Now that President Joe Biden has assumed office, he can get to work on his pledge to move the nation to 100 percent clean energy.

During the campaign, Biden advocated a 100 percent clean energy standard pegged to 2035. This builds on state-level renewable portfolio standards, which spurred tremendous growth in renewables by mandating that utilities buy or produce a certain amount of clean power by certain deadlines. Biden wants to apply the concept nationally while front-loading investment in clean energy and technology to bring down costs.

Biden said he would make this policy technology-neutral, letting power companies choose the portfolio that makes sense to them. Still, coal- and gas-burning plants would have to go, and by 2035. That's a more ambitious timeline than states that passed their own 100 percent clean energy targets: Hawaii, California and others chose 2045 deadlines. Nearly all major electric utilities have pledged to go carbon-neutral or zero out emissions by 2045 or 2050.

Whether transforming the nation's electricity system in 15 years is possible remains an open question. Studies indicate that systemic decarbonization is feasible while keeping electricity reliable and affordable. It will surely require an unprecedented ramp-up of renewable construction and grid infrastructure investment, and likely some level of reliance on unproven emerging technologies.

Then there's the question of political logistics: How, exactly, would Biden enact this plan if he chooses to?

Conventional wisdom holds that a major overhaul of the power system would never attract the 60 votes in the Senate needed to clear a filibuster. If that's the case, then such legislation may not be doable unless the filibuster is eliminated, something that not all Senate Democrats want to do.

But a contingent of climate policy wonks believes a clean energy standard could materialize through budget reconciliation, a maneuver for passing tax and spending legislation that only requires a simple majority.

Budget reconciliation as a path forward

Budget reconciliation has been used to get around the filibuster before, including to finalize aspects of Obamacare and to pass the tax cuts of 2017. The trick is that reconciliation is limited by the Byrd rule: "Only policies that change spending or revenues can be included," notes the House Budget Committee's fact sheet on the topic.

At least five different concepts could achieve the effect of a clean energy standard in language that fits the rules of budget reconciliation, said Leah Stokes, a political science professor at the University of California, Santa Barbara. Stokes is now finishing up a report on the subject, due out in early February, in partnership with progressive data analysis and polling nonprofit Data for Progress and Evergreen, a group formed by staffers from Washington Gov. Jay Inslee's presidential campaign, which first injected the 2035 goal into the climate policy conversation.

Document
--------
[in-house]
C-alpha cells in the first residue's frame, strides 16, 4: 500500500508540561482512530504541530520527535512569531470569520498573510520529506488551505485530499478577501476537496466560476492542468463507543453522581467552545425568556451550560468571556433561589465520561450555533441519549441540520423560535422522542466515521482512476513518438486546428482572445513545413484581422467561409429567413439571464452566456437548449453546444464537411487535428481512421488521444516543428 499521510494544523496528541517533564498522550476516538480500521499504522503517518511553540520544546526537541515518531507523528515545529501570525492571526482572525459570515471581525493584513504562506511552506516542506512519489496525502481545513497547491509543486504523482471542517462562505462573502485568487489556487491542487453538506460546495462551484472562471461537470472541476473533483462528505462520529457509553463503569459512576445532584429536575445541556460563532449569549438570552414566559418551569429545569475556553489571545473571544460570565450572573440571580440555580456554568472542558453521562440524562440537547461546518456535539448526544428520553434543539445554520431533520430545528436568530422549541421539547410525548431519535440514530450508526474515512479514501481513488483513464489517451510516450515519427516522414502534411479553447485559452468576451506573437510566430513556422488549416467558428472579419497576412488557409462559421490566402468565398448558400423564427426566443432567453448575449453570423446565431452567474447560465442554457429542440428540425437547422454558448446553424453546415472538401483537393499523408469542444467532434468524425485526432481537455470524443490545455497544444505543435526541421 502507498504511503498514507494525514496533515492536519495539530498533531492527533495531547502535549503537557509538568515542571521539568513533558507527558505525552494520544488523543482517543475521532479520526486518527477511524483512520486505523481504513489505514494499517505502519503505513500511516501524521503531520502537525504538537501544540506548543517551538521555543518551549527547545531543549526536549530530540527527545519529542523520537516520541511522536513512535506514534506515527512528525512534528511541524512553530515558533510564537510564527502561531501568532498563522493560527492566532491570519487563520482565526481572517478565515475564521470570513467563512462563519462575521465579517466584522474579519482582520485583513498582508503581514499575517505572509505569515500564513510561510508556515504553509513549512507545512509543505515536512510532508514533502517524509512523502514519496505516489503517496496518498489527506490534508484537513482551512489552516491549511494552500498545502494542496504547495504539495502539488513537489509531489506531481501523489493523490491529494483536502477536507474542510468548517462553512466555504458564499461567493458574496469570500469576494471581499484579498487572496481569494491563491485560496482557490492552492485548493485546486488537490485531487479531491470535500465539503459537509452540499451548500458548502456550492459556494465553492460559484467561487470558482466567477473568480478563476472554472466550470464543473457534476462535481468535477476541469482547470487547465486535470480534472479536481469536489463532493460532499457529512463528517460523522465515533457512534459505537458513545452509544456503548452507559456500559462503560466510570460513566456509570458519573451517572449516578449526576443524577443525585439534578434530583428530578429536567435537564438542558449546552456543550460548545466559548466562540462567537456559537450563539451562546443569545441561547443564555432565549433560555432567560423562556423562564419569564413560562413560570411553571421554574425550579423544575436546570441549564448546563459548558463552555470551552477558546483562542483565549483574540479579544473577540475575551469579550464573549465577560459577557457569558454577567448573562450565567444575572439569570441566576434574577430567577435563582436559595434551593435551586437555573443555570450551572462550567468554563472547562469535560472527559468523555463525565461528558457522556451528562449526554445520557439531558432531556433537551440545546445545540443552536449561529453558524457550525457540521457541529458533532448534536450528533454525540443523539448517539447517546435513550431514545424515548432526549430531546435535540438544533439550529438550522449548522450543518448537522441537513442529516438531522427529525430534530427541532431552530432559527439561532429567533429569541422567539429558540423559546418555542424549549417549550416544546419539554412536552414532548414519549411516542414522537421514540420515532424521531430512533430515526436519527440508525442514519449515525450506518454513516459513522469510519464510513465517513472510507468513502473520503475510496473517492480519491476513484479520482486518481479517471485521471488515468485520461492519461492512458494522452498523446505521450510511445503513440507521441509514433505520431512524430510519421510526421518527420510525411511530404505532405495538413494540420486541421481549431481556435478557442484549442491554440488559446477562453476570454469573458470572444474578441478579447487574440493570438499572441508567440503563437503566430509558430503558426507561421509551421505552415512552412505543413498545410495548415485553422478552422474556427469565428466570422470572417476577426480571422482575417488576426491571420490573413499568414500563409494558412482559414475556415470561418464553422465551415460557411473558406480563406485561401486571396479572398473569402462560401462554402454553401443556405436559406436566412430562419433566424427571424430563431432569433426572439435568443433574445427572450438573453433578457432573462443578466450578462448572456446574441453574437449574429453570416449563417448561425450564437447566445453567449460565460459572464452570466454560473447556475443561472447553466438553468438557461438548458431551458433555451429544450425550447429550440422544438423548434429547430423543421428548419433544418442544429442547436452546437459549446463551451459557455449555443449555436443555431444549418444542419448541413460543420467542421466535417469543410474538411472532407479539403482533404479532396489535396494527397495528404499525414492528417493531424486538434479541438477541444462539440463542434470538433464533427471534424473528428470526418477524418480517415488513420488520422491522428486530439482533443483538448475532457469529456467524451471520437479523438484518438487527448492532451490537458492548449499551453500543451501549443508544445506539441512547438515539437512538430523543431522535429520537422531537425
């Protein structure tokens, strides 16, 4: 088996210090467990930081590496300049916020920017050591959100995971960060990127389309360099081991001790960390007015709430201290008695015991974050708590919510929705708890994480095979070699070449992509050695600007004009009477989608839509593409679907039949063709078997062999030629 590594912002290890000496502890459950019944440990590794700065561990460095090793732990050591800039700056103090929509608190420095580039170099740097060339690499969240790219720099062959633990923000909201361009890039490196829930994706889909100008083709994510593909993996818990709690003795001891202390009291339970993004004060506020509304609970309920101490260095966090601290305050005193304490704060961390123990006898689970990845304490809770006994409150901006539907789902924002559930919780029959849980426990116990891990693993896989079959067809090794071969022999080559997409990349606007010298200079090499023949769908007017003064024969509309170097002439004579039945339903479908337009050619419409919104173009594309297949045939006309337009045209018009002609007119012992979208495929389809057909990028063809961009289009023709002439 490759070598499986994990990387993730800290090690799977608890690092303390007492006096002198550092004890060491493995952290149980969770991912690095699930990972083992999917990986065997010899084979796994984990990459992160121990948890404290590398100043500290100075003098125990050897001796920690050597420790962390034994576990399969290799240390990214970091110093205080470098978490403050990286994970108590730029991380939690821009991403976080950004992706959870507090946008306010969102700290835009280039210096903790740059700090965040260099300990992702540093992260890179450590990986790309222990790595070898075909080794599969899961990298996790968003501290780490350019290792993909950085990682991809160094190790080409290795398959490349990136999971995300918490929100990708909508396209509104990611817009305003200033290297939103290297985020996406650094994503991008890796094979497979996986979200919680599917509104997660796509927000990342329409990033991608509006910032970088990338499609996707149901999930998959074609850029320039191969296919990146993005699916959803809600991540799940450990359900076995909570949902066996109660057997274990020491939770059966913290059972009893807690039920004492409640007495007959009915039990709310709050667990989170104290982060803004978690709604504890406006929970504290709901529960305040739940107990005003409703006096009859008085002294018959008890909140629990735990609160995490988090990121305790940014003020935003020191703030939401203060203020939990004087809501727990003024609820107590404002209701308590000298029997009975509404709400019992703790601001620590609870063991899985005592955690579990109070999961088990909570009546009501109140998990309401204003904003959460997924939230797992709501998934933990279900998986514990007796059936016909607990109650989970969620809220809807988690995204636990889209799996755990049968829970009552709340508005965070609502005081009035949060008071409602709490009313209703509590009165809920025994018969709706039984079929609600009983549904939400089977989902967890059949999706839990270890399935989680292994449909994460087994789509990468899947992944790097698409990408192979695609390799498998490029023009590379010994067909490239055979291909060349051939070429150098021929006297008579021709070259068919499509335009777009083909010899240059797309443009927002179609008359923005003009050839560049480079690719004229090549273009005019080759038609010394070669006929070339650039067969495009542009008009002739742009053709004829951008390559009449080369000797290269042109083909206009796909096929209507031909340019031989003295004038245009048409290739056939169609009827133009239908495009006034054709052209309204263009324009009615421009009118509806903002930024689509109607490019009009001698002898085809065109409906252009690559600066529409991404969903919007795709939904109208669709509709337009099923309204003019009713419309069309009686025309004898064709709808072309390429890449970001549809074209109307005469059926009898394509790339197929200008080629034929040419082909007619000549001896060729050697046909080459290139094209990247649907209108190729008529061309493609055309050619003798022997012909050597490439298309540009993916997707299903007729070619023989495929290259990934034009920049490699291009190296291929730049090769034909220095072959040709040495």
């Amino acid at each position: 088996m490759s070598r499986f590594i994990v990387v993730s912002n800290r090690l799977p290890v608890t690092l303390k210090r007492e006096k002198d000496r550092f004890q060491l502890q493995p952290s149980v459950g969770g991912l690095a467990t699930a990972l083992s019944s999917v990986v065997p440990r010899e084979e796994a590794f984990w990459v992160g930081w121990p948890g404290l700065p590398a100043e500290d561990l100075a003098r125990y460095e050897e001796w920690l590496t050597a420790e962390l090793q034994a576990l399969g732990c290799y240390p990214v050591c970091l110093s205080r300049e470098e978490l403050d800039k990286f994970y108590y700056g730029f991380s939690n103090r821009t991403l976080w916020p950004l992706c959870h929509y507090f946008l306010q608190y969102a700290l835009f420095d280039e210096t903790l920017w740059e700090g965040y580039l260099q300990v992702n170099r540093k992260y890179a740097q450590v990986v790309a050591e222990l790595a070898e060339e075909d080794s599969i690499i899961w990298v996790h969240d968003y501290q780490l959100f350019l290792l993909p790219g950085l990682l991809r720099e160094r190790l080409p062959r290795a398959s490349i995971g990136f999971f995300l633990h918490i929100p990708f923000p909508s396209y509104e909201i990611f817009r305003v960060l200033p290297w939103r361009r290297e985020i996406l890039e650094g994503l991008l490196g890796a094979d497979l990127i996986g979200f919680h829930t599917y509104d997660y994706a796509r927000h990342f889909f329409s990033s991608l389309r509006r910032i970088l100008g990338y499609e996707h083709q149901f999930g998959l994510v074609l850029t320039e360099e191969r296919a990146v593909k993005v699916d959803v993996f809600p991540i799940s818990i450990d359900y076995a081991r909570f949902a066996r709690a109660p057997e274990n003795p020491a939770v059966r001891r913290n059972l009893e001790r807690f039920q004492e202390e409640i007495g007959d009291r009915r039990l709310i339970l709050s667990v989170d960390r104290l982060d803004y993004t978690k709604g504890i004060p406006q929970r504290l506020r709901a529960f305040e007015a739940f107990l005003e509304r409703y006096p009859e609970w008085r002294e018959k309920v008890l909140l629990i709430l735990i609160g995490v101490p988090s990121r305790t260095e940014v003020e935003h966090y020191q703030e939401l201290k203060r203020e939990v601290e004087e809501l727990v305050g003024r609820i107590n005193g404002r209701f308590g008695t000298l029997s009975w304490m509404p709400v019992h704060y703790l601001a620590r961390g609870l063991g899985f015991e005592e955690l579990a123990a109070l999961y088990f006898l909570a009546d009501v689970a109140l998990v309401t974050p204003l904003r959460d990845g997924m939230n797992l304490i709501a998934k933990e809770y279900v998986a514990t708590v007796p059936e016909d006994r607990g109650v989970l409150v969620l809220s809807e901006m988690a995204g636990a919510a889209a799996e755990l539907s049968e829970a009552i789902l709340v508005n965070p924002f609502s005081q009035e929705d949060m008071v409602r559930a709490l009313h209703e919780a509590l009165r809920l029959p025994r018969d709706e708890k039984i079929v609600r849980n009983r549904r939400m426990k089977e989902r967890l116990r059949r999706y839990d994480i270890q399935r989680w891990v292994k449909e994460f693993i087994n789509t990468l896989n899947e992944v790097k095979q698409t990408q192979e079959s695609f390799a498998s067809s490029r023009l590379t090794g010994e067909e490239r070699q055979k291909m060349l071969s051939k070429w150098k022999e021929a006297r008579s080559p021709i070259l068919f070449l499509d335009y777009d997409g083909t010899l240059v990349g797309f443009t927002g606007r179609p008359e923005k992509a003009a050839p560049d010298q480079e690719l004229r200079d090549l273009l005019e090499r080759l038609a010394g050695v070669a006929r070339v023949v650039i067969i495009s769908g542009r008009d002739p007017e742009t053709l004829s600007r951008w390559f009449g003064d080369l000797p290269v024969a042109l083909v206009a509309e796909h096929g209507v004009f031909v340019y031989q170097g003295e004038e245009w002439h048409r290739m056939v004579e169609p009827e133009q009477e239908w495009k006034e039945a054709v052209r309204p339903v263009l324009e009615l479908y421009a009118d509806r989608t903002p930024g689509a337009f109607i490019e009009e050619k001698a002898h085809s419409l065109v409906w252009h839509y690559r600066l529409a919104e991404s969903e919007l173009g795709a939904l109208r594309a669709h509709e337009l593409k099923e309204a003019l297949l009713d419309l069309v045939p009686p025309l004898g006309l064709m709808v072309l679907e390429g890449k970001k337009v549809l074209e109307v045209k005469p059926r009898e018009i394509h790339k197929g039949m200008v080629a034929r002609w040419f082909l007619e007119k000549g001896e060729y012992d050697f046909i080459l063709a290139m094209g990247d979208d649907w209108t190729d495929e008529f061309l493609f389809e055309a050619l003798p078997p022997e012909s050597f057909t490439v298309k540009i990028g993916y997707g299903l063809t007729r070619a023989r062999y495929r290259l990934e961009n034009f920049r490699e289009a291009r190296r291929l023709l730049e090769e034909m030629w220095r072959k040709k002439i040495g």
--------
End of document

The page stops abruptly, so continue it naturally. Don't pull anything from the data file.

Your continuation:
"This is the heart of his bold, ambitious platform," Stokes said of Biden's proposed clean energy standard. "The goal of our report is to make it clear that this can be done through reconciliation."

That's only possible now that both Georgia Senate seats went to Democrats, giving the party the slimmest of Senate majorities. In another unlikely shift, that majority means that the senator in charge of shepherding a reconciliation bill through the Budget Committee is none other than Bernie Sanders of Vermont, who campaigned on an even more ambitious climate and energy program than Biden's.

Spending, not policy

The most straightforward way to craft a clean energy standard via budget reconciliation would be to create a clean energy credit trading system on the government balance sheet, Stokes said.

Under that system, utilities would have to meet a target for zero-emissions electricity. If they don't, they must buy credits from the government or pay an alternative compliance fee. Revenue from those payments could flow back out in the form of grants to assist the transition to cleaner energy.